"What about me?" is a common cry among people who feel that they have given too much of themselves to others and have neglected their own happiness or development. Sadly enough, this cry, however heartfelt it may be, is based upon some serious misconceptions about the relationship between Self and Other.
Let's begin with the fact that a large number of people in many different cultures have been brought up to believe that the welfare of other people is far more important than their own. The usual result of this is that such people spend a large portion of their lives - and some spend all of it - suppressing their own emotional needs and desires while trying their best to ensure that the needs and desires of others are fully satisfied. The inevitable result of this is a great deal of psychological, emotional, and even physical pain.
One reason for this is that suppressing one's fundamental emotional needs and desires always leads to psychological, emotional, and physical disharmony of some kind or another, depending on the degree of suppression. This is because emotions are forms of energetic movement whose nature is to be expressed in thoughts, feelings, and actions. Suppressing this movement causes tension, and unrelieved tension causes disharmony. The fundamental emotional needs and desires - to feel connected and to feel effective - are energetically creative when they have an outlet, and energetically destructive when they do not.
A second reason for the pain is that one can never fully satisfy the needs and desires of others, no matter how hard one tries, because needs and desires are subjective, not objective. This means that no matter how much you do for other people, or how well you do it, they always have the option to decide that what you've done is not enough. This increases your feelings of disconnection and ineffectiveness and increases the pain or discomfort of your own suppression.
A third reason is simply that the whole concept of putting the welfare of others above one's own is based on an assumption that there has to be a choice between you and them, between total selfishness and total selflessness. I wonder who made up that stupid rule. I say "stupid" because either way the result is disharmony.
Total selfishness leads to feelings of isolation and despair, and total selflessness leads to feelings of isolation and despair. It's a lose-lose proposition. Even when the choices are less than total, for some people these pathways have a tendency to produce increasing cold-heartedness and inhumane behavior on one end, and increasing resentment and violent behavior on the other.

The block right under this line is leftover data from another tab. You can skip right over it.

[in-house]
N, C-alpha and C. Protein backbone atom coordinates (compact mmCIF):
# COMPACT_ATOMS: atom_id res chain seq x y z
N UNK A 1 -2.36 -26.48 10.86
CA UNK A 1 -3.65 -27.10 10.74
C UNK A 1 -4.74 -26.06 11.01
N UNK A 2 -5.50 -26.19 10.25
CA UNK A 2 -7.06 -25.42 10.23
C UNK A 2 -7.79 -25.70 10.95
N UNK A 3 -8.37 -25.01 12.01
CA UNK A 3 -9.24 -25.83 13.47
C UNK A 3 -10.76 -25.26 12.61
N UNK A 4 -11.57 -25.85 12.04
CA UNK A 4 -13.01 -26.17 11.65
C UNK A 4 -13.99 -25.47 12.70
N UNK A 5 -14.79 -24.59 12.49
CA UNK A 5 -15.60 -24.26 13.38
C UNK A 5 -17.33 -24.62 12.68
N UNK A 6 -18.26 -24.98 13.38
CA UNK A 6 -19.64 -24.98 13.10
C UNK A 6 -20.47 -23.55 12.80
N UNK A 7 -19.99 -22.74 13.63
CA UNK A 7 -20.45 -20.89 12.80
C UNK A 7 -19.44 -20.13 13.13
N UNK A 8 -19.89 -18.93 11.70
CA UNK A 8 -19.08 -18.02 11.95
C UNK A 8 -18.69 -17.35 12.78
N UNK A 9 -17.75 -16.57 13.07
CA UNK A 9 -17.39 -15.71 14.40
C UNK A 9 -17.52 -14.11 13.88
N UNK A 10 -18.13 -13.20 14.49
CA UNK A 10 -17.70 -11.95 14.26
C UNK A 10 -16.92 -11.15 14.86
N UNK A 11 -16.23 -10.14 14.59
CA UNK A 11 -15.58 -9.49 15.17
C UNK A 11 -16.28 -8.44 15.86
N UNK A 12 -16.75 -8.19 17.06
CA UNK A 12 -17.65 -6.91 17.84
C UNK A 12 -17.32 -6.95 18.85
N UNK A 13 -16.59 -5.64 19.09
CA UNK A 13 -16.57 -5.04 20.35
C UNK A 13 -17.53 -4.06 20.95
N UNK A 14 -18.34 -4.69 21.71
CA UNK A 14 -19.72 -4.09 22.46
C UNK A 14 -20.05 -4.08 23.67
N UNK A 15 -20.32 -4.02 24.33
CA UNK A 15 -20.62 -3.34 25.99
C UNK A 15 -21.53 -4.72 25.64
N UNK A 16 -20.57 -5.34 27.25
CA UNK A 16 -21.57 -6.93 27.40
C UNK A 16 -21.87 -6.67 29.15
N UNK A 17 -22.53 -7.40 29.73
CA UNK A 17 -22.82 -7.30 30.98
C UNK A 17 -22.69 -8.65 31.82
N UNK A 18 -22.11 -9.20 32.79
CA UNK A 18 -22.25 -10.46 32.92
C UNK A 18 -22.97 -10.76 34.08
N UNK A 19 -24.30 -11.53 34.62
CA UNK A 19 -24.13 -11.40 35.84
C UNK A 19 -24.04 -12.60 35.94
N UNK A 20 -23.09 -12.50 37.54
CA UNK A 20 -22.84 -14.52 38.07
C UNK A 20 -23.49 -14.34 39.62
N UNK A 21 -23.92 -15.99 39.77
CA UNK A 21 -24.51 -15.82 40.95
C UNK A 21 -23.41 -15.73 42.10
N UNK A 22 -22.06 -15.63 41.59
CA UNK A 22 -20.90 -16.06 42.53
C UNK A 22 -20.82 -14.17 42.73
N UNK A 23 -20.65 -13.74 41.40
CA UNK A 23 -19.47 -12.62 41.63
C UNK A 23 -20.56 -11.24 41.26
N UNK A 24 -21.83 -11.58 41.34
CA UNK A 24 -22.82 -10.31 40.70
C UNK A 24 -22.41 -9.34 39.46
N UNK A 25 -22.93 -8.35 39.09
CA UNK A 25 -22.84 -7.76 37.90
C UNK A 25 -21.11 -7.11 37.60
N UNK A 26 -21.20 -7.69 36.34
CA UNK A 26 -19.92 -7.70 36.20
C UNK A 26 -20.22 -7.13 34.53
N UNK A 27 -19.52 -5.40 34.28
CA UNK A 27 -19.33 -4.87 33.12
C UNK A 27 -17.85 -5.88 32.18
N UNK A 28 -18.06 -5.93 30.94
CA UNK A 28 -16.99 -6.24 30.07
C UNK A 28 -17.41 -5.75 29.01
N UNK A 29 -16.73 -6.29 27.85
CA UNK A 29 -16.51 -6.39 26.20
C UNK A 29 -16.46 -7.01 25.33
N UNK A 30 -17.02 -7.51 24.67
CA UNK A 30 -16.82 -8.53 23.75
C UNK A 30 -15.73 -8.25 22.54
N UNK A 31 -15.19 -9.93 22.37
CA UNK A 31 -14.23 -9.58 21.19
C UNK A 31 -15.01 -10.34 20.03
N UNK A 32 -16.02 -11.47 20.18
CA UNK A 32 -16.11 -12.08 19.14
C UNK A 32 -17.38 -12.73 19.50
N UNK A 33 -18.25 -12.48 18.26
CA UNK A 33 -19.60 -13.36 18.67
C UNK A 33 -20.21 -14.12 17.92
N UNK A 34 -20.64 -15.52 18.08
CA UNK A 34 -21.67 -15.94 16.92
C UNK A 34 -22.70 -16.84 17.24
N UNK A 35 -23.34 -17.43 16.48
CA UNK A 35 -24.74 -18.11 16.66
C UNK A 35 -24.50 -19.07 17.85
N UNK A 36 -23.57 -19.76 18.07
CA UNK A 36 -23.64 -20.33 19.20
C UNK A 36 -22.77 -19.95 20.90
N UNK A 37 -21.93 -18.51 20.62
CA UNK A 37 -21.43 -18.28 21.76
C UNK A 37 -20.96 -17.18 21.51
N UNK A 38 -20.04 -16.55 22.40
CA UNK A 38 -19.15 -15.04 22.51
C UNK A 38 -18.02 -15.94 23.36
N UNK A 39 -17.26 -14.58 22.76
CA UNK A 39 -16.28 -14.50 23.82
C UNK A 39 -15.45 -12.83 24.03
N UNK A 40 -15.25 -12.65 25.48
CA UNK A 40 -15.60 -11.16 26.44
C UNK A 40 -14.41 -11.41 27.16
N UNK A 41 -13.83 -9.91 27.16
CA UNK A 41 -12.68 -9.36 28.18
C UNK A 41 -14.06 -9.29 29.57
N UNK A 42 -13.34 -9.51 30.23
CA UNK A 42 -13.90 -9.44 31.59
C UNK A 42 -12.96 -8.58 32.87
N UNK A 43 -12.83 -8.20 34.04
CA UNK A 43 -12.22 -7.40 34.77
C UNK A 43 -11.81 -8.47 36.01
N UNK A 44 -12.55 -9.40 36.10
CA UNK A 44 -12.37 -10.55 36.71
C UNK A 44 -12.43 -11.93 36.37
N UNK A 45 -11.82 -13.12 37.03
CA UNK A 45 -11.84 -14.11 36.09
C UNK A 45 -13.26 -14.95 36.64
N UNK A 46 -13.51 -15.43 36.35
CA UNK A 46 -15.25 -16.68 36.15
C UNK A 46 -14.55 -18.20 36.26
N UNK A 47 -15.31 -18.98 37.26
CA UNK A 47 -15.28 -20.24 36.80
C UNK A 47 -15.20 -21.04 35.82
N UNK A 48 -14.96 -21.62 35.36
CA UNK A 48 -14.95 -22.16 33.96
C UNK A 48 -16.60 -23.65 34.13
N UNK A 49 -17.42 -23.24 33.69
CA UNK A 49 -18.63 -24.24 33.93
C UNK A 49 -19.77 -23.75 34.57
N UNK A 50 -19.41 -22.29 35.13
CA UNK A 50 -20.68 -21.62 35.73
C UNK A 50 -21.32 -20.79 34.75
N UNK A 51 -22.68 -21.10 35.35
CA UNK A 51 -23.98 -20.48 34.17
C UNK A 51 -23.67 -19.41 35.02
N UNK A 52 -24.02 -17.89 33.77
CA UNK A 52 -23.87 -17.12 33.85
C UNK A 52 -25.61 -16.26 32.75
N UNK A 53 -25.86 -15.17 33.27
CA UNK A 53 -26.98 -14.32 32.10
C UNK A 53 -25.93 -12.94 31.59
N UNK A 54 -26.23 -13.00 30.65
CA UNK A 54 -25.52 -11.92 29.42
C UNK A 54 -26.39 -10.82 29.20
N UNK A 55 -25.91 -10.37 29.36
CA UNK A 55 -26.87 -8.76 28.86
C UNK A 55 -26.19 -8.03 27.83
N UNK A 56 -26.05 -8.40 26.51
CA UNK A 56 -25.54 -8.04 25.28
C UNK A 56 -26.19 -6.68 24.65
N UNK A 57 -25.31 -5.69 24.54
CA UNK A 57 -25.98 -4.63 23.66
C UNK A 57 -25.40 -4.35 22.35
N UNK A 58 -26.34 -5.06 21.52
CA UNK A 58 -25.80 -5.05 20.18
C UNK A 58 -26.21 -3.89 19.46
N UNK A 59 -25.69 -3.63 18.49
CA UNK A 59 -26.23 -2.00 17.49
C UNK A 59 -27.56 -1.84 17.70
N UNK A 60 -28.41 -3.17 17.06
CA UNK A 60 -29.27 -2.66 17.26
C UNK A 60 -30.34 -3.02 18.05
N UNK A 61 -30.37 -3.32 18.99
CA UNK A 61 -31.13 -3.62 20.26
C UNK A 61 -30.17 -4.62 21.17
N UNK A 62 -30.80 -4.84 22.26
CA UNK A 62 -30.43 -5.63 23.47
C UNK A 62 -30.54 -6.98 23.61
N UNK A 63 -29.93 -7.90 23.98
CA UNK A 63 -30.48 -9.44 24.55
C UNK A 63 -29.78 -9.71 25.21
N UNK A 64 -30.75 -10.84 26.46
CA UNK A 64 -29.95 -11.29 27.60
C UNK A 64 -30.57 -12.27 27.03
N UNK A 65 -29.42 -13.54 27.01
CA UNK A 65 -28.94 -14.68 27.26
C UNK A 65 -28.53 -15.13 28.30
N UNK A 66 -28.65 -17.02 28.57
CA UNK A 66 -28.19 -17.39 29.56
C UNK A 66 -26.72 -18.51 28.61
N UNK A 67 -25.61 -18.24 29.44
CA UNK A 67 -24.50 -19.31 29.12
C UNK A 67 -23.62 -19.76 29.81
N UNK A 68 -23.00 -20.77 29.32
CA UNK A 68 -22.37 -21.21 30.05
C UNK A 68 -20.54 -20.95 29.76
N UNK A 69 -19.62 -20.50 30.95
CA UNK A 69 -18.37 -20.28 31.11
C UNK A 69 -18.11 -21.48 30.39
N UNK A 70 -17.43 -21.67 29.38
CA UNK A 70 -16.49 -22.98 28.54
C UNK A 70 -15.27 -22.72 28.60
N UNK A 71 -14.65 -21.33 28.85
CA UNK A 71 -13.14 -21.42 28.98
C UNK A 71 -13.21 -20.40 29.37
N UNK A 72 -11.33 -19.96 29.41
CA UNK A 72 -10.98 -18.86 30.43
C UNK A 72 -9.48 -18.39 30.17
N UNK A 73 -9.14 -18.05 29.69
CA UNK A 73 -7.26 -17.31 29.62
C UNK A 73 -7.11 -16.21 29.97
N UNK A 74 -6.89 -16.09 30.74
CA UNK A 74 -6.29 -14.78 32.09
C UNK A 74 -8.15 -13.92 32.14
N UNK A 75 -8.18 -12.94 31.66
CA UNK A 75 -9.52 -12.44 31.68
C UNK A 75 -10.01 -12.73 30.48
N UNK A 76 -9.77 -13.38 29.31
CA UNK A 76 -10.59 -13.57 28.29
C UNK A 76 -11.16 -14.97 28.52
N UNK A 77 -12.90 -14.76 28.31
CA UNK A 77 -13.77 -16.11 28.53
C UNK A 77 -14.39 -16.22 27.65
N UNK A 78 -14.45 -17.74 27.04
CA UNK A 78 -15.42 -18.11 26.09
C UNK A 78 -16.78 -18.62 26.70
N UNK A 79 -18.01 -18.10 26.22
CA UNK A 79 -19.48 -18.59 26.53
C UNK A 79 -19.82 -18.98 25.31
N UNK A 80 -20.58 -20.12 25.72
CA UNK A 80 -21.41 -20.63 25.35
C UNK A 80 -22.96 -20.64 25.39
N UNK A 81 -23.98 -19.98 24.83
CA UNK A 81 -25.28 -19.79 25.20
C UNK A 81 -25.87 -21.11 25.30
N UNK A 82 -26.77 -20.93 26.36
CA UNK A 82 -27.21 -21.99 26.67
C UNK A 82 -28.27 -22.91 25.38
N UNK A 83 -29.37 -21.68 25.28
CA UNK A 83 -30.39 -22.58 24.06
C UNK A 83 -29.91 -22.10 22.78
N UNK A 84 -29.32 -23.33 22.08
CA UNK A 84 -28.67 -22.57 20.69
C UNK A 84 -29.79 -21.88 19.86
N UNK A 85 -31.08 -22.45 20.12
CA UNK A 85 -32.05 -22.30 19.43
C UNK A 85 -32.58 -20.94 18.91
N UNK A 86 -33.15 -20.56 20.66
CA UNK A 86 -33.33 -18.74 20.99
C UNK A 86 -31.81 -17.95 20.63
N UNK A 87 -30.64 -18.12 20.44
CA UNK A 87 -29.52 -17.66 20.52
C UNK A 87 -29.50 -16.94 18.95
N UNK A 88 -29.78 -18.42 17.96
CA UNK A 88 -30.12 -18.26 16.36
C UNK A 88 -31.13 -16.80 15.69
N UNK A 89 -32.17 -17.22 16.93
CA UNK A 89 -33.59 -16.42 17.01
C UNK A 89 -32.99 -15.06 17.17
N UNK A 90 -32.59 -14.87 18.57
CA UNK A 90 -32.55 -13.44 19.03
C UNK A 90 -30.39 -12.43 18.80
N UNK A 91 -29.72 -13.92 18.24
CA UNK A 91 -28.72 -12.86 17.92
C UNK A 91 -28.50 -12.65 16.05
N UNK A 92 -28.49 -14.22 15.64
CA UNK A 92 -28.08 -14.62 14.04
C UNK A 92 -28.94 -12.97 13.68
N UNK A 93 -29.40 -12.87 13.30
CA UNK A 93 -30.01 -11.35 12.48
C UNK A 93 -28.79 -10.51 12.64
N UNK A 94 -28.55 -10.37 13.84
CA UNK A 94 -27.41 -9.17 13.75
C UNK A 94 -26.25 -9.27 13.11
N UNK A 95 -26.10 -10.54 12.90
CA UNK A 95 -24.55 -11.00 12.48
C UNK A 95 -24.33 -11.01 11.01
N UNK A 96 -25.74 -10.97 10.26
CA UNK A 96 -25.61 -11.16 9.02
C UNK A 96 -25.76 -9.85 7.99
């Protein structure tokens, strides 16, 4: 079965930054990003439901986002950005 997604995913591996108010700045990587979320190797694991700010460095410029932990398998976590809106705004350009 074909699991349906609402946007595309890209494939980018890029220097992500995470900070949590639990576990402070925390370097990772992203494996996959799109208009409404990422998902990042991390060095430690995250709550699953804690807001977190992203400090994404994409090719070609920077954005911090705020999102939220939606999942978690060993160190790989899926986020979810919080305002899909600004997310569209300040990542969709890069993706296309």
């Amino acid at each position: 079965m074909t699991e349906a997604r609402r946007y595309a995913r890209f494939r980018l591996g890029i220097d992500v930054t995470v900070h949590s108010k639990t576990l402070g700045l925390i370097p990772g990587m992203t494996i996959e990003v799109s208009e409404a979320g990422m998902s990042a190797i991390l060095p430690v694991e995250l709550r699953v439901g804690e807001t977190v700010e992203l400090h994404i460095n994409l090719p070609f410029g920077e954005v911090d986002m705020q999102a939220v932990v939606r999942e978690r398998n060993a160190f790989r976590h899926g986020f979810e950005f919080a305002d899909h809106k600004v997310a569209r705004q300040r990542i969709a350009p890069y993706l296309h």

Remove that one assumption and it's amazing how things can change. It's entirely possible to take care of yourself and take care of others if you want to. You can be happy and share happiness, be rich and share the wealth, empower yourself and empower others. Amazingly, you can even discover - if you remove the above assumption - that sharing happiness increases yours, sharing wealth increases yours, and empowering others empowers you.
There is another side to the problem, however, and that is when the need for connection and effectiveness so great that one is always looking for signs that others don't care enough. It could be a friend who doesn't write or call often enough or when you want them to; people who don't appreciate what you do for them in the way you want to be appreciated; strangers who don't pay attention to you when you want to be noticed; and many other forms of behavior that seem to demonstrate that other people don't care enough about you no matter what you do. Some people with this problem get depressed, and some get angry enough to make themselves sick.
The real problem here is that a person with this kind of need doesn't care enough about himself or herself. This lack of self appreciation can become so great the responsibility for appreciation is thrust onto others, usually with strict rules about how they should behave so that the lack of appreciation can be monitored and quantified, thus justifying the rules. Besides the physical, emotional, and mental stress this can cause, the demand that other people behave correctly has the effect of making them want to avoid you, rather than get closer. Trying to solve the "What about me?" crisis by this method is like trying to attract flies with vinegar instead of honey. The solution, when you are ready to take responsibility for your own experience of course, is to start practicing unconditional love for yourself as far as you are able. That means starting with 10% if you can and increasing from there, with no need to ever reach a hundred. And reducing your rules for others by 10% as well.
There are still choices to make, of course. You'll have to decide when and where and how you will express your own needs and desires, and you may have to decide when and where and how to help others fulfill theirs. Finding a harmonious flow between taking responsibility for your needs and desires while NOT taking responsibility for the needs and desires of others and still being willing to help them, may prove to be a challenge. But a challenge is not a duty, being good to yourself does not require guilt, and doing good for others without expectations on either side can become a source of joy.